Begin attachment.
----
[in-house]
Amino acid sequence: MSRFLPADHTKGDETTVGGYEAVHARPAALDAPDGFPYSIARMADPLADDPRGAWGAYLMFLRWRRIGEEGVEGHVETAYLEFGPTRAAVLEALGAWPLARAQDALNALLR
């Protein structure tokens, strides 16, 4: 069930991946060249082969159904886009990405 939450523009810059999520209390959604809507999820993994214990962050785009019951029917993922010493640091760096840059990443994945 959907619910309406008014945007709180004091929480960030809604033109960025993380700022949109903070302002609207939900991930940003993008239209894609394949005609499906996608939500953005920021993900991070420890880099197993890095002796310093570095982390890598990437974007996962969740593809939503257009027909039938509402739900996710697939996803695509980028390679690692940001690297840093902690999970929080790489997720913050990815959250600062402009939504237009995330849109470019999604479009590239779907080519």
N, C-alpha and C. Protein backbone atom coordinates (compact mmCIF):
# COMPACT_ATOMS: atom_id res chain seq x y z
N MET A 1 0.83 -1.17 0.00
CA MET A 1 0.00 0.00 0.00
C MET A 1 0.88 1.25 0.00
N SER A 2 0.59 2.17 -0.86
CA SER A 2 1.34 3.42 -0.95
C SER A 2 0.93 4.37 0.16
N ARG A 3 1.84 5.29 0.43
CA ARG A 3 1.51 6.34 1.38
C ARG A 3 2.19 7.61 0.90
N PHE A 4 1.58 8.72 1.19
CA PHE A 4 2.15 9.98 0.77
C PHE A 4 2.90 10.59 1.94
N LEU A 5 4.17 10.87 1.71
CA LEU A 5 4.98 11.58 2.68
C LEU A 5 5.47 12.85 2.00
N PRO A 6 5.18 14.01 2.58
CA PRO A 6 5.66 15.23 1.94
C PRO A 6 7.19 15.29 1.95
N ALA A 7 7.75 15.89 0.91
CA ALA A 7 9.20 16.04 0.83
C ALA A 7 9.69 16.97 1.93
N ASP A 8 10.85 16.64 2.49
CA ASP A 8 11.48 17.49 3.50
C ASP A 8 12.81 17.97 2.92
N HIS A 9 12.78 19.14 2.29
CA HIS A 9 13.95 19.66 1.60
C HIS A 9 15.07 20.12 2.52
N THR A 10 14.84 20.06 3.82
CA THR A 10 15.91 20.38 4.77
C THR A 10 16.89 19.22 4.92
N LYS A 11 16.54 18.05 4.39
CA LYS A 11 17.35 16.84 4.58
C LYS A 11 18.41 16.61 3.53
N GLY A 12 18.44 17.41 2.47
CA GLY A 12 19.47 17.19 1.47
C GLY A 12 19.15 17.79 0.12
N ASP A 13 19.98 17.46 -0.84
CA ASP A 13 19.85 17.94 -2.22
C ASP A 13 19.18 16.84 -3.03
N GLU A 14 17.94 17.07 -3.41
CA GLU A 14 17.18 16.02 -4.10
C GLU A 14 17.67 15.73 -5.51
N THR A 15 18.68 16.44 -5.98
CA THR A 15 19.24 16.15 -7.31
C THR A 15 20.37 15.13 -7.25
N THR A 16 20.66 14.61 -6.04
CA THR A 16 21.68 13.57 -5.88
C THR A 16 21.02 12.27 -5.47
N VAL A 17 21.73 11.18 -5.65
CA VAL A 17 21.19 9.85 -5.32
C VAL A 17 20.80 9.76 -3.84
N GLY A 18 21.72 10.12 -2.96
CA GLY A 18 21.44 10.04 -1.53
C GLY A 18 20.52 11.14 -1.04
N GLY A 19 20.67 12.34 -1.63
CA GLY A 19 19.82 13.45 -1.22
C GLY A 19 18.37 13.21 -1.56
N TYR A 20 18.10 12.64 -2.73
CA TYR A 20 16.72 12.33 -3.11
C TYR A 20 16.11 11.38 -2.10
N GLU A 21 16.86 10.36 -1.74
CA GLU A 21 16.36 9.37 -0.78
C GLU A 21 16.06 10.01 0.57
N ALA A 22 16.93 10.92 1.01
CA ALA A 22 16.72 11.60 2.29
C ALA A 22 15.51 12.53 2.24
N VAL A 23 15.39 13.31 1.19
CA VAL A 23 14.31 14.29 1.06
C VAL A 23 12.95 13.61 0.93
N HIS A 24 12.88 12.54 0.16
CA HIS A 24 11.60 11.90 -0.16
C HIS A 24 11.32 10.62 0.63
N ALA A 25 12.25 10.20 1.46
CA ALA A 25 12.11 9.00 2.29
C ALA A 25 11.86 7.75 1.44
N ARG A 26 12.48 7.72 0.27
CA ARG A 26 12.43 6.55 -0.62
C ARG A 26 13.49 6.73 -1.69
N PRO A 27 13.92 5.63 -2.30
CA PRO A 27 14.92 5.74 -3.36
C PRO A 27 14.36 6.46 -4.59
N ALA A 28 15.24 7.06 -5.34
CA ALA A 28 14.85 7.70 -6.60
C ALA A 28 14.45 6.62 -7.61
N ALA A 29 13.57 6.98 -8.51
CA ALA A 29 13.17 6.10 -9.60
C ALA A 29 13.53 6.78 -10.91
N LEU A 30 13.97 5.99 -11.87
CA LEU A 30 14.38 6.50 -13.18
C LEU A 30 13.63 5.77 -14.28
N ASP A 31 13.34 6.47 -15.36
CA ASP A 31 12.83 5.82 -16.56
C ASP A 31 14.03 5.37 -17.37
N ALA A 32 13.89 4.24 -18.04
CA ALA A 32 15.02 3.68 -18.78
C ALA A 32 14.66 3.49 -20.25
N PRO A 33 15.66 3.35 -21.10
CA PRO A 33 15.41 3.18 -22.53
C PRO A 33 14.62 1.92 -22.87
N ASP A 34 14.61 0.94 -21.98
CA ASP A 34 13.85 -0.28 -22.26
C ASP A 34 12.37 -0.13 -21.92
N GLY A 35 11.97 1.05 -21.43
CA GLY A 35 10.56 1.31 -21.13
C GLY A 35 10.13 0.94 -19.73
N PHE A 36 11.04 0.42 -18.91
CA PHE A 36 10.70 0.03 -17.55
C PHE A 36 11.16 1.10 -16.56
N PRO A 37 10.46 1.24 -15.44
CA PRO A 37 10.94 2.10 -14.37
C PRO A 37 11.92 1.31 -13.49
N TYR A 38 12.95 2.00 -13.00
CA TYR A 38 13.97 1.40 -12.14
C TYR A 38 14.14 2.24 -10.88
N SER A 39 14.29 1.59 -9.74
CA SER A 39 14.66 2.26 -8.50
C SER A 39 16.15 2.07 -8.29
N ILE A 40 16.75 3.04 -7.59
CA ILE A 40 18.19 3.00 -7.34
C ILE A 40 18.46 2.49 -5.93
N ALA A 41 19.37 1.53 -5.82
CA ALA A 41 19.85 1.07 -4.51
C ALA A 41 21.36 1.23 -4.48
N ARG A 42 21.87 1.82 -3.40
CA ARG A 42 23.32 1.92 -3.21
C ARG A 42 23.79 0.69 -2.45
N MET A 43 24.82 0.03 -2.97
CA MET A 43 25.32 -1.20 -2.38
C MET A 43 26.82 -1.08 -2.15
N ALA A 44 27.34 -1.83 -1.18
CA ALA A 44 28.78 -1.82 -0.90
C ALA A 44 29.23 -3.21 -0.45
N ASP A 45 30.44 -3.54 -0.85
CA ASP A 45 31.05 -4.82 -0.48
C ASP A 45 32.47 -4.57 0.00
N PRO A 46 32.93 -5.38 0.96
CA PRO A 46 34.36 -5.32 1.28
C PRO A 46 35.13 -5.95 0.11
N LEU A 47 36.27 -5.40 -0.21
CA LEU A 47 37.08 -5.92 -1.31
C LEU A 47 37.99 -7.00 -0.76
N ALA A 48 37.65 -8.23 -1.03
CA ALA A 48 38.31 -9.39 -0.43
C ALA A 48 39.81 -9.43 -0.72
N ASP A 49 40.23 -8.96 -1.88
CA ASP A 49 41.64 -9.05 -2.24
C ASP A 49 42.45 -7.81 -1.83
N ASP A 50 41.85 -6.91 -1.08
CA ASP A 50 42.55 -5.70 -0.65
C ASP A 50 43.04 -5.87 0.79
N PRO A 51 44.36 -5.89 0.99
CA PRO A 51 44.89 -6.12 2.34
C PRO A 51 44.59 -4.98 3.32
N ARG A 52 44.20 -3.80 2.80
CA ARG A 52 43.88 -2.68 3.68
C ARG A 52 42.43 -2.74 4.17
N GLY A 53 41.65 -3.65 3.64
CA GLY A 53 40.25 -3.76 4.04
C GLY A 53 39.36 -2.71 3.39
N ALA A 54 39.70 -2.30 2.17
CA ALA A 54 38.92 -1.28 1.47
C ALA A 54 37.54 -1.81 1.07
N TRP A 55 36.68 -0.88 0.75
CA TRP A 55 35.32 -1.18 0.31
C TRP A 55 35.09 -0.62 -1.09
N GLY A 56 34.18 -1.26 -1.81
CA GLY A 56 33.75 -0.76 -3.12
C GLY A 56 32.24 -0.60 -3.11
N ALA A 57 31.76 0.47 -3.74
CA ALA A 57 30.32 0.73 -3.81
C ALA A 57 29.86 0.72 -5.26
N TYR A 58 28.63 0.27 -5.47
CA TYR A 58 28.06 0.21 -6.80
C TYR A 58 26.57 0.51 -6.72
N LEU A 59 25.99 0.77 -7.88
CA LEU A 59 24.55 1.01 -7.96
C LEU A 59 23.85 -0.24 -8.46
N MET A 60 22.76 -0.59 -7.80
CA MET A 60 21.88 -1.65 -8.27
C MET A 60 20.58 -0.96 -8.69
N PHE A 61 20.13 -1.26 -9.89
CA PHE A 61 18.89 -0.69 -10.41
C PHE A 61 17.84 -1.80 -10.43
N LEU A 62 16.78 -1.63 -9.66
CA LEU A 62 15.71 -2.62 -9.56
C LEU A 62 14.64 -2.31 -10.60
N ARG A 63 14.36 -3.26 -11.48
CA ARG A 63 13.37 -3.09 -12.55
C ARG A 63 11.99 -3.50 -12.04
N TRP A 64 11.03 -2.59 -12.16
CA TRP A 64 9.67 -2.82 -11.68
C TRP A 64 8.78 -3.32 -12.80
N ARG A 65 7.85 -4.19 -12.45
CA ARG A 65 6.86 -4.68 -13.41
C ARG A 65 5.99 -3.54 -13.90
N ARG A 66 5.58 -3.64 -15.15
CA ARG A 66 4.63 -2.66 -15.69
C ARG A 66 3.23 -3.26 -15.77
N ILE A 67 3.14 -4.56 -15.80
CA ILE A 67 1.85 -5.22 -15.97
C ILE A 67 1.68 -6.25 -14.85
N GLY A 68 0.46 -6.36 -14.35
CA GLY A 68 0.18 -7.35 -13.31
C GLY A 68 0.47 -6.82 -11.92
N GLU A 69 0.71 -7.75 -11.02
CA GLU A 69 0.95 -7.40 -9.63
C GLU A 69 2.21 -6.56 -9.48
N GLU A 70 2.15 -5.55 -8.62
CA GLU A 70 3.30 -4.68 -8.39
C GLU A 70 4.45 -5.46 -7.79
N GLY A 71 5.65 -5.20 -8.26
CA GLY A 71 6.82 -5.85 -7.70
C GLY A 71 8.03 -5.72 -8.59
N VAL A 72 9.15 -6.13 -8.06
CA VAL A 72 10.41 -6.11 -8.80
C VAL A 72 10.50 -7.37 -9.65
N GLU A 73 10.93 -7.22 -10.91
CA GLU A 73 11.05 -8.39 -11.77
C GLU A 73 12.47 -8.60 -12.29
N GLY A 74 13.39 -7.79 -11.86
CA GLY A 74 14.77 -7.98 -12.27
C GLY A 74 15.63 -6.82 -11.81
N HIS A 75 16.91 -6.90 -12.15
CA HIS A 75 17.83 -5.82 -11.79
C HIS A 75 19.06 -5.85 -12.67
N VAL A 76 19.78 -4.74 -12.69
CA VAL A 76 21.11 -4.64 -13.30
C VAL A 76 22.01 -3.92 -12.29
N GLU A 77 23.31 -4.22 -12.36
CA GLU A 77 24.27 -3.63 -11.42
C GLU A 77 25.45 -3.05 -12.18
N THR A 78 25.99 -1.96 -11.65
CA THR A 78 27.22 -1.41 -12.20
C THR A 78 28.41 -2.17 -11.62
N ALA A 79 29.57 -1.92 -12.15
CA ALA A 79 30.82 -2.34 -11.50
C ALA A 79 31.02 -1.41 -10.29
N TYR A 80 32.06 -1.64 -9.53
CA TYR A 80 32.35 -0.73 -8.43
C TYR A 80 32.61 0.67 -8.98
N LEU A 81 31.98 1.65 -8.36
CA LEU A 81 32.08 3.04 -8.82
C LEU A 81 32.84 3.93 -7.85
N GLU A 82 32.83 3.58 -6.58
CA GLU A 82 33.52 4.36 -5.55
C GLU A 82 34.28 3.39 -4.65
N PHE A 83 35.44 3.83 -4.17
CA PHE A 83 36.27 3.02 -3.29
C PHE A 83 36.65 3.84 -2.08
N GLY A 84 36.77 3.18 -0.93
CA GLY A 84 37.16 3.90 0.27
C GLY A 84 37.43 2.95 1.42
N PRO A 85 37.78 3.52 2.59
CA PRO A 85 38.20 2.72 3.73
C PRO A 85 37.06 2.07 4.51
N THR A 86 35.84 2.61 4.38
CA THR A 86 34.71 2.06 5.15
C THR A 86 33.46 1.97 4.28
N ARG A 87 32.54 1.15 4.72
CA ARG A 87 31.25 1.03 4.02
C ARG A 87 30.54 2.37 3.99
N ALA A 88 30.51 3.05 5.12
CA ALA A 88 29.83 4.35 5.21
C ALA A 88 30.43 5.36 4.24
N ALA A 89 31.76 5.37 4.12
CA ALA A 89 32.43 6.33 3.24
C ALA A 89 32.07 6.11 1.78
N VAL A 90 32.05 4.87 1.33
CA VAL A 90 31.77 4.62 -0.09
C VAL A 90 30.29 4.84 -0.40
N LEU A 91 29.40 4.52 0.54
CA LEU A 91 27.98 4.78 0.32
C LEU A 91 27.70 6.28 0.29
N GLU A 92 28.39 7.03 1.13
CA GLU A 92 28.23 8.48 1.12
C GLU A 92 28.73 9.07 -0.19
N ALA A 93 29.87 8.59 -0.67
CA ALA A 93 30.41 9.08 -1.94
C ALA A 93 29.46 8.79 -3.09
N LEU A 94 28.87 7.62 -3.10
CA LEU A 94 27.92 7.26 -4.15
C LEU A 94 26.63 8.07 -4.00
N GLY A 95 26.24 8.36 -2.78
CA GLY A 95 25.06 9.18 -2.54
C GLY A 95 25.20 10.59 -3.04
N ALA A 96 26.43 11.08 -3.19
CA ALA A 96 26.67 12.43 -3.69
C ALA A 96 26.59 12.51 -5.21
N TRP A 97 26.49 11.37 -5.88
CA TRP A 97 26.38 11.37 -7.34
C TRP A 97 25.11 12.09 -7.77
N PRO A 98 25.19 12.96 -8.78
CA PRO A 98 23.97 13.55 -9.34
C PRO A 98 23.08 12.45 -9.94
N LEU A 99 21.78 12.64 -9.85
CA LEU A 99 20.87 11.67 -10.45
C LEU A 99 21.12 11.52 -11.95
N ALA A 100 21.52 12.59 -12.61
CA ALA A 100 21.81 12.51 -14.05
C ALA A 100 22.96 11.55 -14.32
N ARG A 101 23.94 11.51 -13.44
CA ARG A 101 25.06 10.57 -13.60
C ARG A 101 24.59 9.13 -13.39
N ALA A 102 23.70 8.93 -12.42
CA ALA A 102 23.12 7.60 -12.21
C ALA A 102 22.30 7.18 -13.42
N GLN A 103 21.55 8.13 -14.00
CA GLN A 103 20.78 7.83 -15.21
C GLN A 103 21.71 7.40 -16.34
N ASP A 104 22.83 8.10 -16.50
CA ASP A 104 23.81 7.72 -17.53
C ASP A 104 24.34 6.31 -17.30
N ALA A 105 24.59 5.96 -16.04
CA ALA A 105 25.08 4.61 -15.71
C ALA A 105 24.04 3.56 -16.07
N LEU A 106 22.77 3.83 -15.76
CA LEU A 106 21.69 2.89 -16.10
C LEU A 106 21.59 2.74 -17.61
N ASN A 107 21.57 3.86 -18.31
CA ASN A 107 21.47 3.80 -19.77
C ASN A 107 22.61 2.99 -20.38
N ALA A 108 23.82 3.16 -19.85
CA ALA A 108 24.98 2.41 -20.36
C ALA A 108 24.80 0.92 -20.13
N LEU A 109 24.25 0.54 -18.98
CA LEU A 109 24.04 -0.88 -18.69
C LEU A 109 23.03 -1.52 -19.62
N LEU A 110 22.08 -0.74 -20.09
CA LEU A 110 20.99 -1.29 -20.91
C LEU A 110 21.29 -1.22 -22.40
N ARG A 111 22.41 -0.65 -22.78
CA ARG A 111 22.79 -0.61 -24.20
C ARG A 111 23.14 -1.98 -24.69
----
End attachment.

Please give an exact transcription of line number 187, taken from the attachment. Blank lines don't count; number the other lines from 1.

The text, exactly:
CA PHE A 61 18.89 -0.69 -10.41